The debate over whether European nations should allow Huawei to help build 5G networks continues, with several key figures voicing strong objections that deserve to be heeded by policymakers across the continent.
Recent reports indicate that Germany has opened the door for Huawei to be a supplier for next-generation networks. There has been pushback against this announcement. A Newsweek opinion piece noted that Chancellor Merkel’s “decision to keep the door open for Huawei and ZTE to achieve even greater access to Germany’s network effectively ignores the concerns of her interior ministry, foreign ministry and intelligence services.”
Bruno Kahl, the president of Germany’s Federal Intelligence Service, underscored how Huawei is an extension of the Chinese government, stating that “The trust in a state company that has a very high level of dependence on the Communist Party and the country’s intelligence apparatus is not present.” He also warned about potential backdoors in Huawei equipment, backdoors CTT previously documented. Members of Germany’s Parliament echoed Kahl’s concerns. “[T]his is a company that is at the mercy of state interests and can, in doubt, not refuse government-led interference … Significant state influence is something that we cannot tolerate because it would mean that we don’t have that company but the state in our networks,” said Christian Democratic Union (CDU) lawmaker Norbert Röttgen.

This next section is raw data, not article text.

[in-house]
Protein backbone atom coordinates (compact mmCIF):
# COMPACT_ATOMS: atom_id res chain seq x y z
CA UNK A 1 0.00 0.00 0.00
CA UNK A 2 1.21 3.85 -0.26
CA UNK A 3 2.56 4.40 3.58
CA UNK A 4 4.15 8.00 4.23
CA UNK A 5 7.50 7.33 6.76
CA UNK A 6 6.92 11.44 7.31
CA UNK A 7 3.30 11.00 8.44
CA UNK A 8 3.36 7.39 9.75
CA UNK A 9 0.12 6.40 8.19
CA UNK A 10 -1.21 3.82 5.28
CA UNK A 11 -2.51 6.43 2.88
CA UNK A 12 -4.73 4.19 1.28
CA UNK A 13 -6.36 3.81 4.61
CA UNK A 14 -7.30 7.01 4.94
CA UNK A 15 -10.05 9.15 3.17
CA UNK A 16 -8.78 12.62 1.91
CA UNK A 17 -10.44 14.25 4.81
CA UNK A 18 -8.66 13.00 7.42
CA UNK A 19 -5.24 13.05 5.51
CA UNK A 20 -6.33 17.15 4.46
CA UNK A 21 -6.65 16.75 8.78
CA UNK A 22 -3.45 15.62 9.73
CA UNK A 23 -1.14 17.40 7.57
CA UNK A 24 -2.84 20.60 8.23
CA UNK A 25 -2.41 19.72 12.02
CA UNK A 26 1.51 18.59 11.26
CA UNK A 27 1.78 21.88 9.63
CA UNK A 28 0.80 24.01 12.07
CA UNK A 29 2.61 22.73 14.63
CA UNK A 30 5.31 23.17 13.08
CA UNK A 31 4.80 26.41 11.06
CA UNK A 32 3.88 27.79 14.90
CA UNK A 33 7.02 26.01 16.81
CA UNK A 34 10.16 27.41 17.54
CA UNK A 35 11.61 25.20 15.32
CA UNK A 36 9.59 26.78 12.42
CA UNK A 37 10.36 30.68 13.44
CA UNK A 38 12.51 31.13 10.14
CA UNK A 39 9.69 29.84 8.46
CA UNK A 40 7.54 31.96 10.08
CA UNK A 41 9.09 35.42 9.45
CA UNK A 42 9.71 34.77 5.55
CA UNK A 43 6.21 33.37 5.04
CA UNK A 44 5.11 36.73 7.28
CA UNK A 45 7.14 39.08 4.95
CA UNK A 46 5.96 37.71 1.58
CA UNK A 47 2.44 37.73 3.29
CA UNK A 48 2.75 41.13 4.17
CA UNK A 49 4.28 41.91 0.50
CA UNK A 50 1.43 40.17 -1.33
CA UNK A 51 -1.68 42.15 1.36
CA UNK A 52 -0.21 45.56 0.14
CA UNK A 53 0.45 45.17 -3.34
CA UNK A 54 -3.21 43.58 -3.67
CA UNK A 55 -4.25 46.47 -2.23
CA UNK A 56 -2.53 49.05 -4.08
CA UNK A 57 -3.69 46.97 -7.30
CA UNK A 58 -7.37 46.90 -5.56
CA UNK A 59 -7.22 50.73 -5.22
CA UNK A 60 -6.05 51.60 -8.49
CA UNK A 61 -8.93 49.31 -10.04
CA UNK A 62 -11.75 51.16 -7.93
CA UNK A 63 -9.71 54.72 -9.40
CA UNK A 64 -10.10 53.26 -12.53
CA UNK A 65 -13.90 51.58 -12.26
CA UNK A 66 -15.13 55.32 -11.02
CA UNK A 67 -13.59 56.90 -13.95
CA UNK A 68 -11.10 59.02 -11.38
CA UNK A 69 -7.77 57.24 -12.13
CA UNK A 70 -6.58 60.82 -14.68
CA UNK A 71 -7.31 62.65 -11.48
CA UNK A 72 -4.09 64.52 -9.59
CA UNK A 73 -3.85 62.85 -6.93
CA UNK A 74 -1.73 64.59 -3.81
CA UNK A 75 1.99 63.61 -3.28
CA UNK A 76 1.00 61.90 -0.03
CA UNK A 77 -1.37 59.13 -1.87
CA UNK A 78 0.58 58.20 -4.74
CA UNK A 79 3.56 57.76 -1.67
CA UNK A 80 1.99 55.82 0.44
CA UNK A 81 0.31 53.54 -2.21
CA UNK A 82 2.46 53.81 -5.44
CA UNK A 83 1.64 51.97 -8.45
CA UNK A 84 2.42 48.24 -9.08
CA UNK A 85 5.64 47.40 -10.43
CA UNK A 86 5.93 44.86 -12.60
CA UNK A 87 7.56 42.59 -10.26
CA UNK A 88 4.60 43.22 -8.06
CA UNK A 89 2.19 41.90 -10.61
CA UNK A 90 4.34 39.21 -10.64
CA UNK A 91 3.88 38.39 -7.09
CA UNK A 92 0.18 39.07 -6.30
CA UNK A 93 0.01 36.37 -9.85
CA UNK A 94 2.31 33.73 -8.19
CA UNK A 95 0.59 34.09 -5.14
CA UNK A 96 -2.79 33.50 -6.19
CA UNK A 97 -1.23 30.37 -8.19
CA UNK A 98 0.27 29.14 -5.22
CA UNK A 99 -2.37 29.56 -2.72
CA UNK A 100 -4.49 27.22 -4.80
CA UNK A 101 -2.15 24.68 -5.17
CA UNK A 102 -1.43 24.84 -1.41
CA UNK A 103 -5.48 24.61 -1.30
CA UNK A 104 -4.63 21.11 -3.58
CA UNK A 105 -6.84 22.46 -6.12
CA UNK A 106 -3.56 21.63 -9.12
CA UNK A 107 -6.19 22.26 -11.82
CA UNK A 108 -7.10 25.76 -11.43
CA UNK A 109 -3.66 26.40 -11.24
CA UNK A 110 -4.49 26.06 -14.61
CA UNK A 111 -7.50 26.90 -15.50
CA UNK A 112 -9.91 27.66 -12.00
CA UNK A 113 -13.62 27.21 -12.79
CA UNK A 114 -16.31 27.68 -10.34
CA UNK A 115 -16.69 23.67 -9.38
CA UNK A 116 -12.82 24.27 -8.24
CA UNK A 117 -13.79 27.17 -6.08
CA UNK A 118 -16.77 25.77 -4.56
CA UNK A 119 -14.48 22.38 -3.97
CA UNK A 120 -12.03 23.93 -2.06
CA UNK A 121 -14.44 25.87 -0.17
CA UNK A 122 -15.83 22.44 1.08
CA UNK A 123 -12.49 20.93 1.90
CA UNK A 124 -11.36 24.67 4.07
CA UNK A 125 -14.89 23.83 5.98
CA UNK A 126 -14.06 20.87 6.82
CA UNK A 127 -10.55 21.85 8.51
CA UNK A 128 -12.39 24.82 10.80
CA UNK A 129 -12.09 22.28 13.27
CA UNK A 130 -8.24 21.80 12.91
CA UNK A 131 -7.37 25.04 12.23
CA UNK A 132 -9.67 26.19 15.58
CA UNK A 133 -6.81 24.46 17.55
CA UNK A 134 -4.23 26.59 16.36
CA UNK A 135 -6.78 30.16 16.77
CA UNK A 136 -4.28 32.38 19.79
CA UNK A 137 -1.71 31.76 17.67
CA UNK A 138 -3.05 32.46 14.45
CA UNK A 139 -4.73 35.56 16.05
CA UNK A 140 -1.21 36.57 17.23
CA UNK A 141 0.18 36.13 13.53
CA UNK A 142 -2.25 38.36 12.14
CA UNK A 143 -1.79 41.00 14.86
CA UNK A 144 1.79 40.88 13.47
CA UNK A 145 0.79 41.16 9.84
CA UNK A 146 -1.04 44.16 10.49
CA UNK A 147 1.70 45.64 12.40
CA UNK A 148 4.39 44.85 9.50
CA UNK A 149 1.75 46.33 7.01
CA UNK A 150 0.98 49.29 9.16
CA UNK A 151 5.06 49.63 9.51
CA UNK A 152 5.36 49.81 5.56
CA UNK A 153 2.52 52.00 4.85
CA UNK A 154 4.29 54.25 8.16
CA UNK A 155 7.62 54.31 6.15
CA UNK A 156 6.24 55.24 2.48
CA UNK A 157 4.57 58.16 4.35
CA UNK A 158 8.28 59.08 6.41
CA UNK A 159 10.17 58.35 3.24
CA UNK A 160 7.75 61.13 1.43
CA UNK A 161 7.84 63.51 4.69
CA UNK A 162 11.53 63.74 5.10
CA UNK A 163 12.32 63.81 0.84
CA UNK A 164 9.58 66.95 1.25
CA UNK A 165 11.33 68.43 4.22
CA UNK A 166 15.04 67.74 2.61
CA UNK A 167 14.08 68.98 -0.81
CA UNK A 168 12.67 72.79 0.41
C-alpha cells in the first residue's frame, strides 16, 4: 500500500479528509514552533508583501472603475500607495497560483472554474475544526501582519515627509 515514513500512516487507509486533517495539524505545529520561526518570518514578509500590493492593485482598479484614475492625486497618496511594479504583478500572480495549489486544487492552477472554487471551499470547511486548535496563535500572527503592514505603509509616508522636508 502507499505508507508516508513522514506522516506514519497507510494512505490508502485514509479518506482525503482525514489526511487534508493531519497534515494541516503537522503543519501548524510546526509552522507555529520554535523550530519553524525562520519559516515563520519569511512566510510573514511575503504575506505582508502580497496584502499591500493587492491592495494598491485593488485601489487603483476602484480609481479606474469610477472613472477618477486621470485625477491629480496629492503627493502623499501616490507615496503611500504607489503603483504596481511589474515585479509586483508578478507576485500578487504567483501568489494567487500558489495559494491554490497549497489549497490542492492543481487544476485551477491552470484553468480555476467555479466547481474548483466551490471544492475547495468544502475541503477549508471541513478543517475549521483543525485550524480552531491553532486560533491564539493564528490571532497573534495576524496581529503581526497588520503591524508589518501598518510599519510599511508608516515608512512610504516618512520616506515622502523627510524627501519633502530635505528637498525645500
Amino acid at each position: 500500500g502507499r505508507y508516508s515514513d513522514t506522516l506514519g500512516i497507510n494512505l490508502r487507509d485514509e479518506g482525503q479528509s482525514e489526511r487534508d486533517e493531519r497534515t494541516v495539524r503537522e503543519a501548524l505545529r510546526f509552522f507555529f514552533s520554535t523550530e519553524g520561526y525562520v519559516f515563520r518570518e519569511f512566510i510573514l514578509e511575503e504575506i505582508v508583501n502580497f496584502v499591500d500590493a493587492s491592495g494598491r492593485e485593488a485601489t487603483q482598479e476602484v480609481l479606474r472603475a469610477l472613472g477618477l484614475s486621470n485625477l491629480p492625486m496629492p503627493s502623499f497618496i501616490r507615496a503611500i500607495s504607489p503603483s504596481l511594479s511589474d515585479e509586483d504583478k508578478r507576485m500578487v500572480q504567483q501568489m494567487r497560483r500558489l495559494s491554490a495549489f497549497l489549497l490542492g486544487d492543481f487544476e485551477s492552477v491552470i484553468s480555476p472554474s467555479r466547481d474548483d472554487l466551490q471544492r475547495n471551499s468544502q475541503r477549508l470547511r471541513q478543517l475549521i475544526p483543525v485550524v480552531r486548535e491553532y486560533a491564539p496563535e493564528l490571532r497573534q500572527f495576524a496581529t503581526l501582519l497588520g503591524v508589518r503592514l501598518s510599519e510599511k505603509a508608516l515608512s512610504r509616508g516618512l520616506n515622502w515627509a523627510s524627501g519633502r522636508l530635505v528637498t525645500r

Elsewhere in Europe, Norway recently dealt a blow to Huawei’s wishes to dominate the country’s 5G market. Its second largest mobile operator, Telia, just contracted with Ericsson to build a 5G network within four years and rip out Huawei equipment from its current 4G networks.
The screws continue to tighten on Huawei in the United States, with the Federal Communications Commission (FCC) recently rolling out a proposal that bans companies from using Universal Service Fund (USF) subsidies to buy equipment from companies designated as national security threats. It also requires that telecom providers to rip out Huawei and ZTE equipment from networks. Strand Consult recently documented how this can be accomplished at a reasonable cost.
There is nothing inevitable about Huawei’s penetration into western 5G markets, nor should there be.